If you are into fintech, that means you ‘get the joke’ when it comes to using algorithms aka “algos” and for institutional investors having an ax with regard to environmental, social and governance factors (commonly known as ESG investing), Arabesque Partners, a new player in the fund management space might have a solution for you.
(NYT)-Cracker Barrel Old Country Store, the company behind a chain of down-home restaurants, might not seem an obvious model for advanced financial technology. Its specialty is vintage: vintage food, and in its gift shops, vintage toys and vintage music in the form of hymnal CDs.
Yet an upstart fund manager called Arabesque Partners has determined that Cracker Barrel is among the most attractive investments out there in a special category that takes into account environmental, social and governance factors — known in the industry as ESG.
And even more intriguing: The calculation was not made by a human analyst, but by a robotic one.
In the most recent full quarter for which data was available, Cracker Barrel represented 1.31 percent of the Arabesque Prime fund, which factors in a company’s sustainability and corporate responsibility track record before investing. That was more than any other stock, including more obvious suspects like Unilever, the consumer goods giant that is obsessed with sustainability, and Xinyi Solar Holdings, a big maker of solar panel components.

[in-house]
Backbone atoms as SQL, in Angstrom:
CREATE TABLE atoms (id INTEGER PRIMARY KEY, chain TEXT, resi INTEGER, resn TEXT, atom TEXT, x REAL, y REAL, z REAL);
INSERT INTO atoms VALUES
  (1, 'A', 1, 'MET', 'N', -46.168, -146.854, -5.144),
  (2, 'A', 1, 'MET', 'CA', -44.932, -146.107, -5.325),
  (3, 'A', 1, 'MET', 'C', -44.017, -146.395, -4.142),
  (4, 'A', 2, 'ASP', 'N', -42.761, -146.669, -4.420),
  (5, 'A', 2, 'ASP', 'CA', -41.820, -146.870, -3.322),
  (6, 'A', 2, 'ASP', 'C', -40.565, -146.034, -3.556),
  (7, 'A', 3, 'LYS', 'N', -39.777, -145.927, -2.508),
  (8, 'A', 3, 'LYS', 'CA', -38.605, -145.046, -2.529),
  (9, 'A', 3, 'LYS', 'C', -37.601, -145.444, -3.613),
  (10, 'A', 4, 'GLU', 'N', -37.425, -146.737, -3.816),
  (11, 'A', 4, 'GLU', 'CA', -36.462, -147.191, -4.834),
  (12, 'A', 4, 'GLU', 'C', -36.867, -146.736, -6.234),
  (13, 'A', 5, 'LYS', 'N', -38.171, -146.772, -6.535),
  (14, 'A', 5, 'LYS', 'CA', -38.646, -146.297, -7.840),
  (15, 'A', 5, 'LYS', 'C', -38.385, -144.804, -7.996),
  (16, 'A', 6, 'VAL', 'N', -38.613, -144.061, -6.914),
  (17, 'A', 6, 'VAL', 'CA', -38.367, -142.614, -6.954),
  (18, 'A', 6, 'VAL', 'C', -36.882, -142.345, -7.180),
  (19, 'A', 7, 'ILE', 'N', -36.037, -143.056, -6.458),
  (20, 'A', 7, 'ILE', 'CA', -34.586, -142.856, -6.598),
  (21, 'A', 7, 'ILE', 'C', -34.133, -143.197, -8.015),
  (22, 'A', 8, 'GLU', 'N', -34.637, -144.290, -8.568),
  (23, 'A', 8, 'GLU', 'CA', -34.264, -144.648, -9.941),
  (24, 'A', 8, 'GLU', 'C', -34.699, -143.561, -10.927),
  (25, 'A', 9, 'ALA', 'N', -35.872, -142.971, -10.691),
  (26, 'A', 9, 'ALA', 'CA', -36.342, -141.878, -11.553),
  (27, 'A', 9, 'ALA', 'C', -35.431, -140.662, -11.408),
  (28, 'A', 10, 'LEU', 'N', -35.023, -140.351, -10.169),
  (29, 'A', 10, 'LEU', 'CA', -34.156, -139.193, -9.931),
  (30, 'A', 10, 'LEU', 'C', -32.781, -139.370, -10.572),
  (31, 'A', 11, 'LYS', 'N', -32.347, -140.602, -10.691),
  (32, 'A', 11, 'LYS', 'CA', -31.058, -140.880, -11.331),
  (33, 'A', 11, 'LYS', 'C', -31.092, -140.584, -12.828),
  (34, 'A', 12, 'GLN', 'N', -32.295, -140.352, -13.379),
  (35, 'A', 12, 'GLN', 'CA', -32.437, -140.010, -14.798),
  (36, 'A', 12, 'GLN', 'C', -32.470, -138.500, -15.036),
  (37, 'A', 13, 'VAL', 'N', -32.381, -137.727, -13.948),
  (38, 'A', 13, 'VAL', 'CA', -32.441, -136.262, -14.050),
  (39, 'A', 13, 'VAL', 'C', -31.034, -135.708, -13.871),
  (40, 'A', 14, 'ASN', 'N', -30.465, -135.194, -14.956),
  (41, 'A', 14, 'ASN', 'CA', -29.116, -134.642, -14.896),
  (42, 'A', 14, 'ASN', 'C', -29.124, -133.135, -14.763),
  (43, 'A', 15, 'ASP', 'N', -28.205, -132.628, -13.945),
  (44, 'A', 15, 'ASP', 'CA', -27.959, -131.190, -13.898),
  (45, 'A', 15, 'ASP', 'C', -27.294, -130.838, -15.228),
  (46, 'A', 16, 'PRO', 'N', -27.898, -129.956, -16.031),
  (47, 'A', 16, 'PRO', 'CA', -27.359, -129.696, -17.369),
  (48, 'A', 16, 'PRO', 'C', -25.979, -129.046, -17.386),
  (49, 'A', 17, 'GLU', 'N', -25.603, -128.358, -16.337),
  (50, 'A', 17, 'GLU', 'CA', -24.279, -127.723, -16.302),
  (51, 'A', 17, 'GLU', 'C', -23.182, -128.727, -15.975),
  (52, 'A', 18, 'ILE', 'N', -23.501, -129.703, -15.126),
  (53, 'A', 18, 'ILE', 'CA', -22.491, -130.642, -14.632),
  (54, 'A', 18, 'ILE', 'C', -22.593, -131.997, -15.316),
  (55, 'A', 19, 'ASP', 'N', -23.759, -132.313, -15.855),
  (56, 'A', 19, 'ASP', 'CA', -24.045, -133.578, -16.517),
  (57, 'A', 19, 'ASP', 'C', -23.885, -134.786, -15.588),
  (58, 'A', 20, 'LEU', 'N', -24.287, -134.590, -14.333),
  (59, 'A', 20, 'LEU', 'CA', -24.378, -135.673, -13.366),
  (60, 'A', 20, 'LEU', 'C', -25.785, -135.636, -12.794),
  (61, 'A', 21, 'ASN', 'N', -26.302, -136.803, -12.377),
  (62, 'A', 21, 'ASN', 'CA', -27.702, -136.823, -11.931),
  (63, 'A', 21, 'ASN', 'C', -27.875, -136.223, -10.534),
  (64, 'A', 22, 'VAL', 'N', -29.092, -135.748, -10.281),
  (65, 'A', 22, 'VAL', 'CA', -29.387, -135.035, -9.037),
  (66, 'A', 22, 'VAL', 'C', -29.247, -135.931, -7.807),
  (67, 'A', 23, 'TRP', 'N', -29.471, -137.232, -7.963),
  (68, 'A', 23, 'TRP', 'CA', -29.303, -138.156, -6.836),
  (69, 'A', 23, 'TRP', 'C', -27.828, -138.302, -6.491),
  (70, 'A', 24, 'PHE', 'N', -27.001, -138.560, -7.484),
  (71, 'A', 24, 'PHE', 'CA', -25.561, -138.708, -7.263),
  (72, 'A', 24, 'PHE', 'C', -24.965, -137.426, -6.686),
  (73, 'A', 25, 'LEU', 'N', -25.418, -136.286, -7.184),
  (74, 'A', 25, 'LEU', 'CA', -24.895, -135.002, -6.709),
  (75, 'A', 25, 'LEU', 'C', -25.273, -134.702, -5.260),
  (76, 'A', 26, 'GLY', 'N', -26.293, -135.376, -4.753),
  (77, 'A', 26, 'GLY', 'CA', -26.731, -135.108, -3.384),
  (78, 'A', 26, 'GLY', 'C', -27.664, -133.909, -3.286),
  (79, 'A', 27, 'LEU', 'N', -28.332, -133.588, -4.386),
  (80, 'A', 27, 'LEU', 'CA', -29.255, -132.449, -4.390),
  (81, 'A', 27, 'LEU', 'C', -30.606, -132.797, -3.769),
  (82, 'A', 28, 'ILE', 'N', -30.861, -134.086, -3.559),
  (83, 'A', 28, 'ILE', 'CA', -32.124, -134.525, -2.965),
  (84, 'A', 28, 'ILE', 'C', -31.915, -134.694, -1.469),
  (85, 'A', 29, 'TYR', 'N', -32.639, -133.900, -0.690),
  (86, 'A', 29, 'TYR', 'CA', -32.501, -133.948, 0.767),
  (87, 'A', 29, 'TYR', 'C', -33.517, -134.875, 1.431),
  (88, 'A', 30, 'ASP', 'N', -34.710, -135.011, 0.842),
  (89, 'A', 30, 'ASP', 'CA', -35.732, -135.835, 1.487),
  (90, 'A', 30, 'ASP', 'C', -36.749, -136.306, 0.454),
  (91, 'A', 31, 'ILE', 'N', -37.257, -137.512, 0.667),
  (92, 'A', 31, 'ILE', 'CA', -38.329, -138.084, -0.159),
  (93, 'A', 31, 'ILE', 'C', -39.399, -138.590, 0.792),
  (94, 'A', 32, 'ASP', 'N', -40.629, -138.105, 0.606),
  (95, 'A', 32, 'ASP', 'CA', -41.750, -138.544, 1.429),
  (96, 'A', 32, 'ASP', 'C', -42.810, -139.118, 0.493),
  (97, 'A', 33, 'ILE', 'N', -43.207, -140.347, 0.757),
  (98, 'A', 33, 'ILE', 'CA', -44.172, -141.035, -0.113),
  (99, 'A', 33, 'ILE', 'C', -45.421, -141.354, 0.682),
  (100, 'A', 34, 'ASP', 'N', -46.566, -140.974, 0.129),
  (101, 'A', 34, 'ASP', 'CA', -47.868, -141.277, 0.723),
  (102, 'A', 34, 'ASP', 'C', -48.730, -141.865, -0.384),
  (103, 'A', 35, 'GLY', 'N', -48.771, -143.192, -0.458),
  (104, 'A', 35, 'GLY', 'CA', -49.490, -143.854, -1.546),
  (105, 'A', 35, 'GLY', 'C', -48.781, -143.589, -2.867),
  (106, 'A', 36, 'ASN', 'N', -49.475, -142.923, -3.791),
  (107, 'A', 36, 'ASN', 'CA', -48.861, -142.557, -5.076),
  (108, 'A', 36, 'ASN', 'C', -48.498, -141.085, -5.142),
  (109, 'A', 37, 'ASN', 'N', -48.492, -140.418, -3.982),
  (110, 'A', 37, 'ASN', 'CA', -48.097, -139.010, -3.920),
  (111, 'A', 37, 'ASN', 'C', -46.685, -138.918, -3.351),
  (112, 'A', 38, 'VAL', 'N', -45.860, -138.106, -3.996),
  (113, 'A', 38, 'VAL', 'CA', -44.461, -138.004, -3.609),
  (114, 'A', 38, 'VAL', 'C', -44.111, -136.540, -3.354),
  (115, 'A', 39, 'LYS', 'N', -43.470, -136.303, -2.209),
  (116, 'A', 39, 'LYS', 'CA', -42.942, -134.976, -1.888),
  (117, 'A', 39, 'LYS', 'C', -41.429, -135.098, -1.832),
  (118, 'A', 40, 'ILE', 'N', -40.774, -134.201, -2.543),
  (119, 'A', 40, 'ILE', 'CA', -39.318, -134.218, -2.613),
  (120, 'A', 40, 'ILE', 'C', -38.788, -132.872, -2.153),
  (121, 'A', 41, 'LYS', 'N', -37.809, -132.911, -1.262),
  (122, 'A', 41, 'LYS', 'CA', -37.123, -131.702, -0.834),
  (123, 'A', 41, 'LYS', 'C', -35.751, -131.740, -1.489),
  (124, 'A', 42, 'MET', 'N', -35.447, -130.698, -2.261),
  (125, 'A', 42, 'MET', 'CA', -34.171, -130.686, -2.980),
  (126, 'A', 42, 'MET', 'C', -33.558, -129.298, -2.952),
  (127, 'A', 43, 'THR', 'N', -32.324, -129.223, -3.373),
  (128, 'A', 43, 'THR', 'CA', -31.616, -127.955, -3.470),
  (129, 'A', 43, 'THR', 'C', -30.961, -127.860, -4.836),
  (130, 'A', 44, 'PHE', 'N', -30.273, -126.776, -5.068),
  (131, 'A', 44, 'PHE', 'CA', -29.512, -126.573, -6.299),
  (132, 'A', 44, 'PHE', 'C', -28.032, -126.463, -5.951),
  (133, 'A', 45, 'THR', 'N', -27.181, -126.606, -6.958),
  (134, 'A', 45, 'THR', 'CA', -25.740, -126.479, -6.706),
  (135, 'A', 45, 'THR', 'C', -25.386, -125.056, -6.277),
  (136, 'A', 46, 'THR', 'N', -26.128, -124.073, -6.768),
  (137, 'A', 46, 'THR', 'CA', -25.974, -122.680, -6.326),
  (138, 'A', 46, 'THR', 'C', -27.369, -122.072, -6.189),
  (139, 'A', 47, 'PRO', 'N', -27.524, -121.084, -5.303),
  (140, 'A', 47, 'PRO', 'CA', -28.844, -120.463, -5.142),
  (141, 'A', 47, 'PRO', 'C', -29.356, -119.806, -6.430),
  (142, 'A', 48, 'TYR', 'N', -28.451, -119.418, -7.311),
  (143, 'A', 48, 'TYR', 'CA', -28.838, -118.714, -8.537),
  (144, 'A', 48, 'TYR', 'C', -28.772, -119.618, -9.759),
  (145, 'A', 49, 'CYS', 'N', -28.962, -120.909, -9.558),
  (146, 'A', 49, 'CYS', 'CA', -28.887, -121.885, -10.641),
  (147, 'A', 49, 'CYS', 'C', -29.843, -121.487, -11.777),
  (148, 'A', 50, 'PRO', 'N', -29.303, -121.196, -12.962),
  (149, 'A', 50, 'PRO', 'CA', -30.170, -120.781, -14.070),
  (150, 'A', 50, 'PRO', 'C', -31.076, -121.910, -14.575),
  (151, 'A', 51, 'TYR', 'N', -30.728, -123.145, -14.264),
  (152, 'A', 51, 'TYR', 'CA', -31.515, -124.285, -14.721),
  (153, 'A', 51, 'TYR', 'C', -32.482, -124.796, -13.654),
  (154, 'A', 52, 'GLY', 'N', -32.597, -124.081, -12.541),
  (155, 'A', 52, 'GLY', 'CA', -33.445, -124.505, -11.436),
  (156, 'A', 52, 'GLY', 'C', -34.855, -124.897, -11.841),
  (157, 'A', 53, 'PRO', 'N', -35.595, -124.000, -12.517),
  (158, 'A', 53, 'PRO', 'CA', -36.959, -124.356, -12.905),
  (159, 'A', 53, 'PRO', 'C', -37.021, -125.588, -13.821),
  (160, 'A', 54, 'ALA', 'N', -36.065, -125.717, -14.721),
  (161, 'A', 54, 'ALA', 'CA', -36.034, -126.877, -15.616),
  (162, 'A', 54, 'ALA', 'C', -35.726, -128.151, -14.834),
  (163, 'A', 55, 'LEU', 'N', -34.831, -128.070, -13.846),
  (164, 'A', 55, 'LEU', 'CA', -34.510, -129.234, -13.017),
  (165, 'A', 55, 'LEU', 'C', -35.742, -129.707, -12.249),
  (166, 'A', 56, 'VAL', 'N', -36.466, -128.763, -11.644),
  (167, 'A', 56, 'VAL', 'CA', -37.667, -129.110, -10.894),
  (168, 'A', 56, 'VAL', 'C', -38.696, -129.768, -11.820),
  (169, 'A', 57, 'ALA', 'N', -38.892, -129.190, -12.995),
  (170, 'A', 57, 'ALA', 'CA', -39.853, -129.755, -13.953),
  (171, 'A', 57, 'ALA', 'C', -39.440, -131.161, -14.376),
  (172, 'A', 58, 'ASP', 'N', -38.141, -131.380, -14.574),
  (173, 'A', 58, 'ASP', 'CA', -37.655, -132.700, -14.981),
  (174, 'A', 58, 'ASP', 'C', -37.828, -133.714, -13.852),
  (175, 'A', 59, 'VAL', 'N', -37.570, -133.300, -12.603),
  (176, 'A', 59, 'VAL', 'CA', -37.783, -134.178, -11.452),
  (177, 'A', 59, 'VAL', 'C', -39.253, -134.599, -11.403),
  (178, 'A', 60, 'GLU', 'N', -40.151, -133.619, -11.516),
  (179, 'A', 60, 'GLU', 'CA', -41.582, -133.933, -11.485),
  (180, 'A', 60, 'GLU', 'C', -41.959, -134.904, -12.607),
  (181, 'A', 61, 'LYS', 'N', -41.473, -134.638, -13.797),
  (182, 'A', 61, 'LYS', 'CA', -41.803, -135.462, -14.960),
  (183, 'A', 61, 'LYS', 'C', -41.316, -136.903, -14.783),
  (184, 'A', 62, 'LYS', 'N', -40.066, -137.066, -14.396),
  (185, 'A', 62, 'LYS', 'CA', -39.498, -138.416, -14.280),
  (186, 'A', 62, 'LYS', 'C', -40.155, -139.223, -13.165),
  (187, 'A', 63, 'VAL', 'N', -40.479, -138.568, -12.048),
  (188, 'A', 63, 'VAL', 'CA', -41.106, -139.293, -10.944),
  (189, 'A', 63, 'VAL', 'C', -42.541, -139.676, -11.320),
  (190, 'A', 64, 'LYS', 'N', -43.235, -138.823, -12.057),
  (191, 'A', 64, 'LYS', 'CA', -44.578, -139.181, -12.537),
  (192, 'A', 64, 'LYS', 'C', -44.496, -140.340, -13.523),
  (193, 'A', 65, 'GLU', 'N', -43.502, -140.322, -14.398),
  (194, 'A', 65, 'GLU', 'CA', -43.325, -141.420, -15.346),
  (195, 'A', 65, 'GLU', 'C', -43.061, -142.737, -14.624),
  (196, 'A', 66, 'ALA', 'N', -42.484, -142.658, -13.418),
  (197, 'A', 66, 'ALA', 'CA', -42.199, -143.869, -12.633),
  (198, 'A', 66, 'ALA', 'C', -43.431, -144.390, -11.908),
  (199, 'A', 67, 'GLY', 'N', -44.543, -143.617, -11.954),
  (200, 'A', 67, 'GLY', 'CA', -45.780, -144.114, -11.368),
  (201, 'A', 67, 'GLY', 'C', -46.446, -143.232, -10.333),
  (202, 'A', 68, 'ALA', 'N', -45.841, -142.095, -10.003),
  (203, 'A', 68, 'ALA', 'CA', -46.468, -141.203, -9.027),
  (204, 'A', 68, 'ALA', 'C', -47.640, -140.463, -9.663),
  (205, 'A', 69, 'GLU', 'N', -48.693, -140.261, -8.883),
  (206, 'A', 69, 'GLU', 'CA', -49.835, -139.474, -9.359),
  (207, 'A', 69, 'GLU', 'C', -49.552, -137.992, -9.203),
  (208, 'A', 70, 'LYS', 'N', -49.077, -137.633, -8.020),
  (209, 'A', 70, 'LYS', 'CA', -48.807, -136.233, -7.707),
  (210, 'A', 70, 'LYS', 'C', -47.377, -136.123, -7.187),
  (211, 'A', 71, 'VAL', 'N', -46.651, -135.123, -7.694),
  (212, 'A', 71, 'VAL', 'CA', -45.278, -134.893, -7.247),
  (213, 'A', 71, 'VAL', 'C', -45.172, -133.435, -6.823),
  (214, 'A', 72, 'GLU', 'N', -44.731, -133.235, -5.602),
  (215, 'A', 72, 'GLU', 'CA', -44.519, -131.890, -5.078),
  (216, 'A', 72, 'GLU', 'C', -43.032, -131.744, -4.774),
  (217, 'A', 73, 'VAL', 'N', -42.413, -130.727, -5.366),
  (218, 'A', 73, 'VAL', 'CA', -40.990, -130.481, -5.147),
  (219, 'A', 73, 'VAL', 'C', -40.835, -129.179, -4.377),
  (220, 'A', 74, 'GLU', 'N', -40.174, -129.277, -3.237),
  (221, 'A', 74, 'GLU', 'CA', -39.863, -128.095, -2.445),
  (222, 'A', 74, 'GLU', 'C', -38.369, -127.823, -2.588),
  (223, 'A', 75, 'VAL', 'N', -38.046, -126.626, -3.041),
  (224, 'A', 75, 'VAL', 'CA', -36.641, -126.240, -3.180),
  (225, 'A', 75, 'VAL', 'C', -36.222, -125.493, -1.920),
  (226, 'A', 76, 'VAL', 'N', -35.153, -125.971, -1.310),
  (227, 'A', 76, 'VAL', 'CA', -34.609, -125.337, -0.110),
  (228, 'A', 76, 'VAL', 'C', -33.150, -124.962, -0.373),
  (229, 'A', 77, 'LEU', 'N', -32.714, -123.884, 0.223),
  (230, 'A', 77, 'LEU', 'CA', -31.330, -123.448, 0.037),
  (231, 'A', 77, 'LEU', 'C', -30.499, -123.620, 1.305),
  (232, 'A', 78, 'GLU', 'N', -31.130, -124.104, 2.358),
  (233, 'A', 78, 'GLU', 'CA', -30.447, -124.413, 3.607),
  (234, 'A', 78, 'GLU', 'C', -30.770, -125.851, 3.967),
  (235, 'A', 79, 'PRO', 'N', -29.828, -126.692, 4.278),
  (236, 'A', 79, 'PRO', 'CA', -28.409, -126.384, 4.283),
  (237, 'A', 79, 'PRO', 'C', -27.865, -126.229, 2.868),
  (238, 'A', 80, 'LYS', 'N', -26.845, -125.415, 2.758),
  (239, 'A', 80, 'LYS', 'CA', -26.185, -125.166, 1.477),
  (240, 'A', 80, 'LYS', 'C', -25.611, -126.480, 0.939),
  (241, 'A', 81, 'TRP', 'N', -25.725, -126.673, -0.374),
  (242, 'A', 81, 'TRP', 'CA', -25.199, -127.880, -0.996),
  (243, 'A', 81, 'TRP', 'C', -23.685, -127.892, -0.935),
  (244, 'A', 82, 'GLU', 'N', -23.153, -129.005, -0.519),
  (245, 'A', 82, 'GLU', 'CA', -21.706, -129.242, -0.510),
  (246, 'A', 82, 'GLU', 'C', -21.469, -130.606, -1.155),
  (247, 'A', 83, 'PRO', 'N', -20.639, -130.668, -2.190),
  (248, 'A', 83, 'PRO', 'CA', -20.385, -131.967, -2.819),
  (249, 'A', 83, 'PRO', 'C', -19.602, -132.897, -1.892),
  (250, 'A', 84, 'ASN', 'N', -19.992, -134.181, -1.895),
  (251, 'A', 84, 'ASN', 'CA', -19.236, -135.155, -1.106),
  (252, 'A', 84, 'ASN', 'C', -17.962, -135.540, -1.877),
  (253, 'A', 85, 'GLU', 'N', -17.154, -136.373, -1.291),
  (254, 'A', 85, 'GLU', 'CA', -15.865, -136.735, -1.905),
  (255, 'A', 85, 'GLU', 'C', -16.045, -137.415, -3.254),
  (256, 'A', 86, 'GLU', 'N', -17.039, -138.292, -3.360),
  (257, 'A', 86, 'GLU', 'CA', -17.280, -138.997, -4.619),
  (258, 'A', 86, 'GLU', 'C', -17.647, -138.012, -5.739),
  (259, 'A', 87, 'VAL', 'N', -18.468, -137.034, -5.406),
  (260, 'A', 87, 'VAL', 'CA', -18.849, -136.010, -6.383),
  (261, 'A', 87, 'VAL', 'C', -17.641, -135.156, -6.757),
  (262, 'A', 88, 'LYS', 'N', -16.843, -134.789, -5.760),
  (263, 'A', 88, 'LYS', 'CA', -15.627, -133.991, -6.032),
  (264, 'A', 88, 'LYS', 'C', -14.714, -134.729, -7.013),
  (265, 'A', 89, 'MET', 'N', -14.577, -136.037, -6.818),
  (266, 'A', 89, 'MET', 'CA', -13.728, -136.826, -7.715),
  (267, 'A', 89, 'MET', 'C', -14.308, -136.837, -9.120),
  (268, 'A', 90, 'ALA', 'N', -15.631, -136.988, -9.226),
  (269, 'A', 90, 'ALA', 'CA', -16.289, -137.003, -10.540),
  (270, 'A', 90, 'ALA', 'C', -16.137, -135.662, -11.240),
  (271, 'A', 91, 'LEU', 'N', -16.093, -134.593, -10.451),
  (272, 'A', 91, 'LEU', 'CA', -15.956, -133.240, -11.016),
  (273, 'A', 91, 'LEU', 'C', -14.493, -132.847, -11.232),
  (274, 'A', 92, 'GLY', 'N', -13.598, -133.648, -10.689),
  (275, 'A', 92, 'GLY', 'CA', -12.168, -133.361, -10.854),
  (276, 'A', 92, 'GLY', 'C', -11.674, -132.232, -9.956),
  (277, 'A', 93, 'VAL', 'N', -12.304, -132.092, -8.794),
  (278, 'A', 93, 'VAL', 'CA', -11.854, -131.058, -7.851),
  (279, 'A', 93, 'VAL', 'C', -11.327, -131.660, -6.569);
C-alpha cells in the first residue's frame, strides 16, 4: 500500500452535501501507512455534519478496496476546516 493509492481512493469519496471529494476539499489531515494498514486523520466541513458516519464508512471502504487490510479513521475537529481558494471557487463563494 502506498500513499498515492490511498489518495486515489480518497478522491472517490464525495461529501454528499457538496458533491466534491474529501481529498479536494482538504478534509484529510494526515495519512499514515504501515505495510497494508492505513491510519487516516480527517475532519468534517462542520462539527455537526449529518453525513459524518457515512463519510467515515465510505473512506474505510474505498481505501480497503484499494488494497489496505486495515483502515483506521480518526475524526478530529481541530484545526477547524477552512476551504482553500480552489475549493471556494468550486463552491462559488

Arabesque is one of a growing number of investors that are leaning on mountains of new data about companies’ environmental, social and governance performances in hopes of making more profitable trades.
New firms like Arabesque are making ESG data a core part of their strategy. Goldman Sachs has filed with the Securities and Exchange Commission to start an ESG-focused exchange-traded fund. And the biggest money managers in the world, including BlackRock, now regularly incorporate ESG analysis as they compose their portfolios.
Keep reading the NYT DealBook column by David Gelles here